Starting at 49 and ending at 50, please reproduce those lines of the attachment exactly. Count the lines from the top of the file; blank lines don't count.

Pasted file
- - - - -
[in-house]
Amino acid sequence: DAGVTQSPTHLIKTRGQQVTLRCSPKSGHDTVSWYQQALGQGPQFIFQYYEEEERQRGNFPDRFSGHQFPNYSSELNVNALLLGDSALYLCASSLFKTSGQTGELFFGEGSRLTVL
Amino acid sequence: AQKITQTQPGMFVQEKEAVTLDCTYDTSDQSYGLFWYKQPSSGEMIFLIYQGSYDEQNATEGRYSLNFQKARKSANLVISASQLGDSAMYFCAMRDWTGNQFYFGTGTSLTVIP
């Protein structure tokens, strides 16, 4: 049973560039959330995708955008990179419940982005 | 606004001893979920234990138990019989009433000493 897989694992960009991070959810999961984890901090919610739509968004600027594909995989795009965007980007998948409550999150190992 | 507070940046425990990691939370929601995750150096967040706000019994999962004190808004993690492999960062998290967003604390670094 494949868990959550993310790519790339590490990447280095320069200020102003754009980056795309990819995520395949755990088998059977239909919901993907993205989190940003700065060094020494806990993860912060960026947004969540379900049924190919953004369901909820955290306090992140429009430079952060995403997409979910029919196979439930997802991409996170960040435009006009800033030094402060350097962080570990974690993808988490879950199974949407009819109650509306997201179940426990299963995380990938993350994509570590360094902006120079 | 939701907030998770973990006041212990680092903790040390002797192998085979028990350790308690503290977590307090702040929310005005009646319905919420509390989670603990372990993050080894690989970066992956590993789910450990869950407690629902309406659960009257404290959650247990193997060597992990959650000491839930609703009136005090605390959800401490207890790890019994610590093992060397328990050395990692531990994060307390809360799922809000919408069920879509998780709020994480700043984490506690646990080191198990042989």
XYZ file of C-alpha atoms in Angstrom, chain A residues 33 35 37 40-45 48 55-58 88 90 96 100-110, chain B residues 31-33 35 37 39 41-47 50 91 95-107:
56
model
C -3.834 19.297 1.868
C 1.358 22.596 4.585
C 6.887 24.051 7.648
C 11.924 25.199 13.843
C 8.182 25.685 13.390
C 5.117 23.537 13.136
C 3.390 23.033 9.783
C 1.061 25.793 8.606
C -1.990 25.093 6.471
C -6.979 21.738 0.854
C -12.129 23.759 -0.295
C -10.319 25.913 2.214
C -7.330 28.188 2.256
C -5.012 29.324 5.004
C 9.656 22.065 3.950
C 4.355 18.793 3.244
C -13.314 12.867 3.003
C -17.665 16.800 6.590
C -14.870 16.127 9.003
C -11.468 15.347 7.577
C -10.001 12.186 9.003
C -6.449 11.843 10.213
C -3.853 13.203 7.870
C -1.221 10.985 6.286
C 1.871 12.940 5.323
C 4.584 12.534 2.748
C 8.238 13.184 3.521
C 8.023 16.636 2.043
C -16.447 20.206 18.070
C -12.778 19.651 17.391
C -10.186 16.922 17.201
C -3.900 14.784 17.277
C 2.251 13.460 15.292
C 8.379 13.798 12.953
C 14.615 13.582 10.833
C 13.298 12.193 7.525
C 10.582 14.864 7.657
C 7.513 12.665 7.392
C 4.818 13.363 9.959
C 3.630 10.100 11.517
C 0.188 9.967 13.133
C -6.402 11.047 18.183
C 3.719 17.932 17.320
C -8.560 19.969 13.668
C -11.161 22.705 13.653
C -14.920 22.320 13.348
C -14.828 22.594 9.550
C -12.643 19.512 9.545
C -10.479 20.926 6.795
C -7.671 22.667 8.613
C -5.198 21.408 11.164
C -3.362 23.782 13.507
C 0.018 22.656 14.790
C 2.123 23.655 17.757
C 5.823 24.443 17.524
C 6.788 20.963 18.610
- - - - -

C -6.402 11.047 18.183
C 3.719 17.932 17.320